European consumer confidence remains the lowest in the world

17 of the world’s lowest 20 countries measured for consumer confidence are in Europe But Switzerland had the biggest rise in confidence globally this quarter More Europeans believe they are in recession than last year and last quarter Job security is the  biggest concern for European consumers Spending less on new clothes is the most popular way of saving money

Contact: Neil Beston, Tel: 020 3103 3959

LONDON – Thu 15 November 2012 – Despite a small rise for the third successive quarter, consumer confidence levels in Europe remain much lower than in every other global region, according to the latest figures from Nielsen, a leading global provider of information and insights into what consumers watch and buy.

European consumer confidence levels are up by one index point on the last quarter to 74 in Q3 2012. However, this is still lower than in Asia Pacific (100), the Middle East/Africa (98), Latin America (94) and North America (91). 

The Nielsen Global Survey of Consumer Confidence and Spending Intentions, established in 2005, measures consumer confidence, major concerns and spending intentions among more than 29,000 Internet consumers in 58 countries.  Consumer confidence levels above and below a baseline of 100 indicate degrees of optimism and pessimism.


Europe accounts for 17 of the 20 countries with the lowest confidence levels measured globally by Nielsen, including eight of the bottom 10: Hungary (37), Croatia (41), Portugal (41), Greece (46), Italy (46), Spain (48), Romania (60) and France (61). 

European confidence rises – marginally

Only Europe and North America (up three points) saw consumer confidence levels increase on the previous quarter; Latin America fell two points, while Asia Pacific and the Middle East/Africa remained flat. 

Europe accounts for four of the six countries with the largest increases in consumer confidence between Q2 2012 and Q3 2012. Switzerland is the biggest riser among countries measured globally by Nielsen (+10 index points) followed by Belgium (+9), Australia (+8), Thailand (+8), Hungary (+7) and Norway (+7).

Switzerland’s increase to 104 points now reflects that its consumers are the tenth most confident globally – India leads with 119 – while Hungary, despite its rise in confidence, reported the lowest index score among all 58 countries measured by Nielsen.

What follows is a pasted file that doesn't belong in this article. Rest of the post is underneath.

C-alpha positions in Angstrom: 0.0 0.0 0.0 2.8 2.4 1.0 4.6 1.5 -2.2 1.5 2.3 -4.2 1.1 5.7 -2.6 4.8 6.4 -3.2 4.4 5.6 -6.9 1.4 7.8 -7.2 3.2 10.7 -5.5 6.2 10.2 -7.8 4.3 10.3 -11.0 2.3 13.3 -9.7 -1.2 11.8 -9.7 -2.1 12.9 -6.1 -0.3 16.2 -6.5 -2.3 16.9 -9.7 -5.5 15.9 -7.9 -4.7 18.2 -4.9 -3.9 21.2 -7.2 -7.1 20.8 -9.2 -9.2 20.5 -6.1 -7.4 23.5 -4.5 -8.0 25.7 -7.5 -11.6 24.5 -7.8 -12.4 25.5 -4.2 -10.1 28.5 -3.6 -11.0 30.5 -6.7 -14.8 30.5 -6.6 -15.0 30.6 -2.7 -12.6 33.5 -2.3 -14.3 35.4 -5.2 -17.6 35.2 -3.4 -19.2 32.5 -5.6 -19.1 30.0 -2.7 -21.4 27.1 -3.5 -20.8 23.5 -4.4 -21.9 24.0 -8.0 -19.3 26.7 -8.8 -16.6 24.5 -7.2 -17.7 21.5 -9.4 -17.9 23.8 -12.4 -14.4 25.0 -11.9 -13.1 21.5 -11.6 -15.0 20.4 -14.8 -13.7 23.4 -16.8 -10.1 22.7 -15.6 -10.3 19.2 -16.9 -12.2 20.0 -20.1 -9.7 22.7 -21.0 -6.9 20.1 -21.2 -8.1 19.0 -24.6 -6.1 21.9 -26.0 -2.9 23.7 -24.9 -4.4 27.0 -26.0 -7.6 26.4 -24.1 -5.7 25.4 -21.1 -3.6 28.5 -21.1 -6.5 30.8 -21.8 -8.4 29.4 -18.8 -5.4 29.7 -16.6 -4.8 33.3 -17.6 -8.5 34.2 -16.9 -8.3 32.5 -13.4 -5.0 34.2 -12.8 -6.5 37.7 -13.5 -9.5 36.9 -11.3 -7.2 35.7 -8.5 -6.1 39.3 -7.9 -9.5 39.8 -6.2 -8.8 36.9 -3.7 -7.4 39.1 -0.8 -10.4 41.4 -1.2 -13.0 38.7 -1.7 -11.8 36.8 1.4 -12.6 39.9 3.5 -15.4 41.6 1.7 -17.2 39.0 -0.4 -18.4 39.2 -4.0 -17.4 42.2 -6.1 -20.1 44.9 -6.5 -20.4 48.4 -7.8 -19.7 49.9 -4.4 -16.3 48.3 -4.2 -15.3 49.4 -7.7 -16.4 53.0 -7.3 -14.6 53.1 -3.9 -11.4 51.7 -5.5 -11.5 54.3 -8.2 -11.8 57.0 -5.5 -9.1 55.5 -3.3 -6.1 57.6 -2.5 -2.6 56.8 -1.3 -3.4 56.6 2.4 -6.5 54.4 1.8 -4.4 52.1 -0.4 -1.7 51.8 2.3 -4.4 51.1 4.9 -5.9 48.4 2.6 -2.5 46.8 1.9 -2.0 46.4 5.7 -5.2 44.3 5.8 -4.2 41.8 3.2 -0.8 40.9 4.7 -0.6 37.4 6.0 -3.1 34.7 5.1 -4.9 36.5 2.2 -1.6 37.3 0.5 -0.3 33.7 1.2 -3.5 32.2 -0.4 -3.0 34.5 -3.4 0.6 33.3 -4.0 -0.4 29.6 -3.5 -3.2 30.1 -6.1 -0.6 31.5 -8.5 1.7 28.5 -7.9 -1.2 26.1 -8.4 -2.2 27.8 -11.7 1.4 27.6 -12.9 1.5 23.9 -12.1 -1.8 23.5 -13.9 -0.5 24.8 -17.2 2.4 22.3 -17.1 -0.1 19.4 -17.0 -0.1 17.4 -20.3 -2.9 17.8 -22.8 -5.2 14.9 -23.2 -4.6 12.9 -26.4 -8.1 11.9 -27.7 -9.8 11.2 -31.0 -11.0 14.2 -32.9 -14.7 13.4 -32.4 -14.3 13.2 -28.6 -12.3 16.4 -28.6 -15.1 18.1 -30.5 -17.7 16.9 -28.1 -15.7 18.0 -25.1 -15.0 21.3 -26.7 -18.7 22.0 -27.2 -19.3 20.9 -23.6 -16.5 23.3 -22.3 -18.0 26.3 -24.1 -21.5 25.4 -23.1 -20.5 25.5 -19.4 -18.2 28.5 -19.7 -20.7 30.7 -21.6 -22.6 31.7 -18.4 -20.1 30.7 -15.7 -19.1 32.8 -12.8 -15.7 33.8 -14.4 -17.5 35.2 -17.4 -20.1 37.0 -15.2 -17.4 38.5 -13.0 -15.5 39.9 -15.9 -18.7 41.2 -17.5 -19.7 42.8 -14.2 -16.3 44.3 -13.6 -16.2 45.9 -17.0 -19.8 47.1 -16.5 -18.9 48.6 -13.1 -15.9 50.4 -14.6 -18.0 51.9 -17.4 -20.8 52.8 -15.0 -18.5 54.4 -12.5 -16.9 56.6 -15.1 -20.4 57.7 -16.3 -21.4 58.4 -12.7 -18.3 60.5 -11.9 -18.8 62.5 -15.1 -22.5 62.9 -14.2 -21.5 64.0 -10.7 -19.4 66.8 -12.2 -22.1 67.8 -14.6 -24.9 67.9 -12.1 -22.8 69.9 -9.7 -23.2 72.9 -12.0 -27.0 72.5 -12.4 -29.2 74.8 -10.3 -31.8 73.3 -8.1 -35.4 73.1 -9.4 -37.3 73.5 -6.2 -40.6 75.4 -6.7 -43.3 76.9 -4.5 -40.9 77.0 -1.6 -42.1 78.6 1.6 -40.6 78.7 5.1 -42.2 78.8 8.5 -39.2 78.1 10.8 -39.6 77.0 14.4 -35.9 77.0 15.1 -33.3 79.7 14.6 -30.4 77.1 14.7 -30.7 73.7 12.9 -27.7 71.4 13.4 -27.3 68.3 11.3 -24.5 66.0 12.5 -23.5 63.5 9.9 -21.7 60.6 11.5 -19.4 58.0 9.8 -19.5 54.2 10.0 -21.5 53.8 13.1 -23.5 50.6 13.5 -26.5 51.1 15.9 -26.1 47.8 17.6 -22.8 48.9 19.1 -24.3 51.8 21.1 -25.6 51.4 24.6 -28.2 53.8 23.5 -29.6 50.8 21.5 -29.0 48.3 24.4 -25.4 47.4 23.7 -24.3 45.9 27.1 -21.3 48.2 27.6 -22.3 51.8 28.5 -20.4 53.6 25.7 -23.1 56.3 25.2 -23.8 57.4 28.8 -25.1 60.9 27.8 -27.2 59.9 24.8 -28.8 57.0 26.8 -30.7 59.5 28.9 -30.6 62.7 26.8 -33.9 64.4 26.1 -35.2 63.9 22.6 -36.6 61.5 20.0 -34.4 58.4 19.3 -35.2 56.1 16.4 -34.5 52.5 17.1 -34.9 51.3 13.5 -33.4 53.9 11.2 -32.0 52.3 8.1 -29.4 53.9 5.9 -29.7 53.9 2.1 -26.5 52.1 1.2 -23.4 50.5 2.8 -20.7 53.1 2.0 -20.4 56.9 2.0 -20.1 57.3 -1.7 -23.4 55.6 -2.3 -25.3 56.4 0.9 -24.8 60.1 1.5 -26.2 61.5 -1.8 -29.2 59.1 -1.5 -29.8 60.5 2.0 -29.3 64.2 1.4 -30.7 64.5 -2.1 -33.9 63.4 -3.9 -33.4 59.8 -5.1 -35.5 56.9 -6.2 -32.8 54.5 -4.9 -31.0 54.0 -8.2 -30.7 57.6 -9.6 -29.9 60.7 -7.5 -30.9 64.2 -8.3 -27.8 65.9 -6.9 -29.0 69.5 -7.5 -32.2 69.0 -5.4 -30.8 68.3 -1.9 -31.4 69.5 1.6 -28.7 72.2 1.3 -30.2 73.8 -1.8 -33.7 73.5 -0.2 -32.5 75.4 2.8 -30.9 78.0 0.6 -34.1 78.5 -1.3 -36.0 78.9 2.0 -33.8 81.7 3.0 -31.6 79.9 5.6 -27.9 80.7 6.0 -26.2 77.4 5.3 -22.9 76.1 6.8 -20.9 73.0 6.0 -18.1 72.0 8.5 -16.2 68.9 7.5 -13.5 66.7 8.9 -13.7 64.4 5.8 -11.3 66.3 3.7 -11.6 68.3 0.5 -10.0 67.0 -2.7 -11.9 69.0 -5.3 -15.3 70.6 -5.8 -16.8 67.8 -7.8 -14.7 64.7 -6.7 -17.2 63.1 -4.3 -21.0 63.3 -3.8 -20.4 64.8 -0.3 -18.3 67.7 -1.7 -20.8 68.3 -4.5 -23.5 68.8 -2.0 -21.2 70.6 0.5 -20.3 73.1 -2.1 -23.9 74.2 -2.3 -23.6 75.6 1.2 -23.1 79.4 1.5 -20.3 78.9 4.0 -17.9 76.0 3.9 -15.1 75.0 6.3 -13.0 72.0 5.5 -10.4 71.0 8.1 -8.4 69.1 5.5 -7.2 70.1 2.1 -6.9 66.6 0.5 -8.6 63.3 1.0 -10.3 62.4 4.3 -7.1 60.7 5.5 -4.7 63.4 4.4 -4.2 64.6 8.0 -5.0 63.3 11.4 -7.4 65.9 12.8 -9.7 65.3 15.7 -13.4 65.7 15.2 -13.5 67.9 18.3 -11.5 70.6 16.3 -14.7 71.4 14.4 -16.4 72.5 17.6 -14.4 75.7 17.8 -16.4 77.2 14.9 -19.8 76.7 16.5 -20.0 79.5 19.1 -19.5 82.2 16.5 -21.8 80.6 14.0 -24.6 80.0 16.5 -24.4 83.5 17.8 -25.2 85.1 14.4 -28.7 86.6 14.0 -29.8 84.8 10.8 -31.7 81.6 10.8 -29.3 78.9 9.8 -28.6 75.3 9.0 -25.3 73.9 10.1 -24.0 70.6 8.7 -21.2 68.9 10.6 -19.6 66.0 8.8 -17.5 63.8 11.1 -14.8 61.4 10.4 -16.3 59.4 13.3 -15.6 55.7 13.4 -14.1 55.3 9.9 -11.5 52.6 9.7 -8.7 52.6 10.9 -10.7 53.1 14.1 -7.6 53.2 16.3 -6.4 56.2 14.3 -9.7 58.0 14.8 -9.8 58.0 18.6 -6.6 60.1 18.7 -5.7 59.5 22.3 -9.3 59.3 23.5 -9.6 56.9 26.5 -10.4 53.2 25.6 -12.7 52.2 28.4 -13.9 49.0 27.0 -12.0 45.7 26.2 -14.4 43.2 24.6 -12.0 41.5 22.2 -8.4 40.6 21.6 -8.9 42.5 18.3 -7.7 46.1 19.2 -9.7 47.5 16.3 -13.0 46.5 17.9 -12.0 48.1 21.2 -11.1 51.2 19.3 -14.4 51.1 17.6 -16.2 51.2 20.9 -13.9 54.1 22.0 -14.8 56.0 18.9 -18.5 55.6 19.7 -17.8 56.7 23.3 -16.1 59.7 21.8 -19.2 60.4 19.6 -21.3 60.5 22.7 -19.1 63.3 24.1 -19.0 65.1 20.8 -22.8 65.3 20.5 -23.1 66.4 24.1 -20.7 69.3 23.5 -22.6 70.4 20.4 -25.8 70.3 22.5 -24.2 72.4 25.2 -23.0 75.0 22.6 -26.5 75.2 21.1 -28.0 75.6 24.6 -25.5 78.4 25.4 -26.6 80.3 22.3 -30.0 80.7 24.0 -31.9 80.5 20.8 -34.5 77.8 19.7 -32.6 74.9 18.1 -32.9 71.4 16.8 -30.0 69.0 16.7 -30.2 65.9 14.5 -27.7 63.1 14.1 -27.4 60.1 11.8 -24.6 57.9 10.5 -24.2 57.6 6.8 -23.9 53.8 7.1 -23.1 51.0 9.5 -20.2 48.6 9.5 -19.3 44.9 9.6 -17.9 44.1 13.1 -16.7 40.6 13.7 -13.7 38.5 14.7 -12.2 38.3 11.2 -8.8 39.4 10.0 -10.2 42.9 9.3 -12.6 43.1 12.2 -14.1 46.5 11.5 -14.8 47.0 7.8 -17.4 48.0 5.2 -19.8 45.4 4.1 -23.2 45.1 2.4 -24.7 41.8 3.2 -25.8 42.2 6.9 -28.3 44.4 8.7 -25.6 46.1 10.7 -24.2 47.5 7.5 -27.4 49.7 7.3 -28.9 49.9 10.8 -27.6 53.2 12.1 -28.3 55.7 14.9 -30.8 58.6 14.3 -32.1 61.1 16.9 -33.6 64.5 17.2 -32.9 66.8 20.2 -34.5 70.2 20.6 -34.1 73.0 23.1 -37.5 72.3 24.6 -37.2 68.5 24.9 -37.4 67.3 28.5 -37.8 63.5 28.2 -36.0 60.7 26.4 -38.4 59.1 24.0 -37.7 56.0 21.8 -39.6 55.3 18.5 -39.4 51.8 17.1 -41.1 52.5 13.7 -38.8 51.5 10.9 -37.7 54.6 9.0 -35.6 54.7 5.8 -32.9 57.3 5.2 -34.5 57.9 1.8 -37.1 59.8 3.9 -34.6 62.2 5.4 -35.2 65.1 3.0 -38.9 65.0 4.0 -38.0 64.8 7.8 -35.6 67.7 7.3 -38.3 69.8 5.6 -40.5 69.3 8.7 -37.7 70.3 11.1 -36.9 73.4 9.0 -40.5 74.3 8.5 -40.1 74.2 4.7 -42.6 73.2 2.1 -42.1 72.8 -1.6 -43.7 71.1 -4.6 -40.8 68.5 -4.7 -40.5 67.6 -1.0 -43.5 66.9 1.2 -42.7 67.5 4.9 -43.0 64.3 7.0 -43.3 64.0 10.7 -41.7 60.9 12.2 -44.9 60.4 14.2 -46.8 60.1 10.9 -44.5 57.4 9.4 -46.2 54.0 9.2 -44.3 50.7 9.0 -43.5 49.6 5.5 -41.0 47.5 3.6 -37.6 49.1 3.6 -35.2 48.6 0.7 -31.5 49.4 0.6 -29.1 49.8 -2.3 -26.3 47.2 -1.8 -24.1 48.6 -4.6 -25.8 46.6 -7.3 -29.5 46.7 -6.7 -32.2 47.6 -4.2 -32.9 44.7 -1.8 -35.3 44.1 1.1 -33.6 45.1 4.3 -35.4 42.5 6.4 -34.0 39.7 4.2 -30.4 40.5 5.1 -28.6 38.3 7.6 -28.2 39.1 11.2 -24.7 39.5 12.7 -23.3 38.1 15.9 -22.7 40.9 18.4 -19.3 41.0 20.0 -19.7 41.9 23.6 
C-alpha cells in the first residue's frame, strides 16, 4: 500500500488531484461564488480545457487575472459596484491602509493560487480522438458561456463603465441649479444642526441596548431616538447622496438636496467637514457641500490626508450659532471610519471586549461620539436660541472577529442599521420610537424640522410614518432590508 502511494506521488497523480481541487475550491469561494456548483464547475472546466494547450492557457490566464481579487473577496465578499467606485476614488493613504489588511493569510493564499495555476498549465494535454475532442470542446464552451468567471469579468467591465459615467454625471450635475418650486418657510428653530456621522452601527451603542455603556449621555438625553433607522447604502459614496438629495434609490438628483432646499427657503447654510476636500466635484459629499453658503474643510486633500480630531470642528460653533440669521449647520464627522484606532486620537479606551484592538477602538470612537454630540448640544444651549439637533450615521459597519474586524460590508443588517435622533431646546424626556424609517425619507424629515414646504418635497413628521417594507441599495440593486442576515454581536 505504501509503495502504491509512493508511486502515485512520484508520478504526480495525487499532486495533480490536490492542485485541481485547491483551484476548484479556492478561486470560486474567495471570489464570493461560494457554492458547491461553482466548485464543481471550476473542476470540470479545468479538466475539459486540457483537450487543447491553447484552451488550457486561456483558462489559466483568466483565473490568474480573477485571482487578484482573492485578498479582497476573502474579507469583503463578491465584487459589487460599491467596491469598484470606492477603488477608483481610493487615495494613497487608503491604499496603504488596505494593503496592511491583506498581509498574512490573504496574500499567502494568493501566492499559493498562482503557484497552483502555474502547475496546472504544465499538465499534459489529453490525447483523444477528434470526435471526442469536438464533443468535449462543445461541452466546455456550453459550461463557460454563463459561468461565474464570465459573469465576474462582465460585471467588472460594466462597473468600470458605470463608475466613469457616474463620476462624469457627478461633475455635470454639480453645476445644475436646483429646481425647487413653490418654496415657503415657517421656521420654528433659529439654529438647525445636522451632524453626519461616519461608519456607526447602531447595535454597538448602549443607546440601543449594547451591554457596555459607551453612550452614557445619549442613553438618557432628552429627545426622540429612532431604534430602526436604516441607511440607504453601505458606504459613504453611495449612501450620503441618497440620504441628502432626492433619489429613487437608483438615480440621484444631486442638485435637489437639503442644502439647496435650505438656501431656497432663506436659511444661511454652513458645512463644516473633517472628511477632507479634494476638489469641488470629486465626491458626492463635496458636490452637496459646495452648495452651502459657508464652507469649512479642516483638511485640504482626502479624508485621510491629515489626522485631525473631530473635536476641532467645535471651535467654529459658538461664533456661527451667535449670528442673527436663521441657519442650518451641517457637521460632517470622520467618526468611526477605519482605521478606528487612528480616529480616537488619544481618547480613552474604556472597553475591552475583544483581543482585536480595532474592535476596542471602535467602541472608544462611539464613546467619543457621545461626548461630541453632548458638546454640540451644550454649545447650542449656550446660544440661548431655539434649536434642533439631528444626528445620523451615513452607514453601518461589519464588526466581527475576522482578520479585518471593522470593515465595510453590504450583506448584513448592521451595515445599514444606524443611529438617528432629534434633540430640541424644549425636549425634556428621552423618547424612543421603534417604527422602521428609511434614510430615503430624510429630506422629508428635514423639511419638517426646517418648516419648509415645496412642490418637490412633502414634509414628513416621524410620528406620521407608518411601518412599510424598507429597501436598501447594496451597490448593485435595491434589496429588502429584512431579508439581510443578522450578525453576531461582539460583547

Nielsen European president Christophe Cambournac comments: “The third quarter was subdued, with a degree of restraint among consumers in Europe.  The region still faces a tough economic situation, despite some recent stabilising policy initiatives by the European Central Bank.  While there are pockets of recovery, growth in Europe is likely to remain a big challenge over the next year, with the major European economies currently in or on the edge of recession.”

Job security and the economy remain Europeans biggest concerns

European respondents indicate that their biggest concern is job security (among 16 percent of respondents), followed by the economy (14 percent) and rising utility bills (10 percent). These are bigger concerns to them than issues such as terrorism (three percent), crime and global warming (both two percent).

Recessionary sentiment and cost-cutting both rise

The number of European respondents who said they believe their country is in a recession increased from 71 percent in Q2 to 75 percent in Q3 – 61 percent of whom say they don’t believe they’ll be out of recession in the next year.  Consequently, two-thirds of European online consumers (65 percent) say they have changed their spending habits to save on household expenses.  According to survey responses, Greeks (93 percent) are the most likely to do this, Norwegians the least likely (40 percent).

European respondents report that the most popular method of cost cutting is to spend less on new clothes (57 percent), followed by cutting down on out-of-home entertainment activities (53 percent) and switching to cheaper grocery brands (51 percent).

Spare cash goes into savings or new clothes

European respondents say they are much less likely to have spare cash once they’ve covered their essential living expenses; 20 percent say they have no spare cash compared to 14 percent globally.


About the Nielsen Global Survey

The Nielsen Global Survey of Consumer Confidence and Spending Intentions was conducted August 10 – September 7, 2012 and polled more than 29,000 online consumers in 58 countries throughout Asia Pacific, Europe, Latin America, the Middle East, Africa and North America. The sample has quotas based on age and sex for each country based on their Internet users, and is weighted to be representative of Internet consumers and has a maximum margin of error of ±0.6%. This Nielsen survey is based on the behavior of respondents with online access only. Internet penetration rates vary by country. Nielsen uses a minimum reporting standard of 60 percent Internet penetration or 10M online population for survey inclusion. The China Consumer Confidence Index is compiled from a separate mixed methodology survey conducted among 3,500 respondents in China. The Nielsen Global Survey, which includes the Global Consumer Confidence Index, was established in 2005.

About Nielsen

Nielsen Holdings N.V. (NYSE: NLSN) is a global information and measurement company with leading market positions in marketing and consumer information, television and other media measurement, online intelligence, mobile measurement, trade shows and related properties. Nielsen has a presence in approximately 100 countries, with headquarters in New York, USA and Diemen, the Netherlands. For more information, visit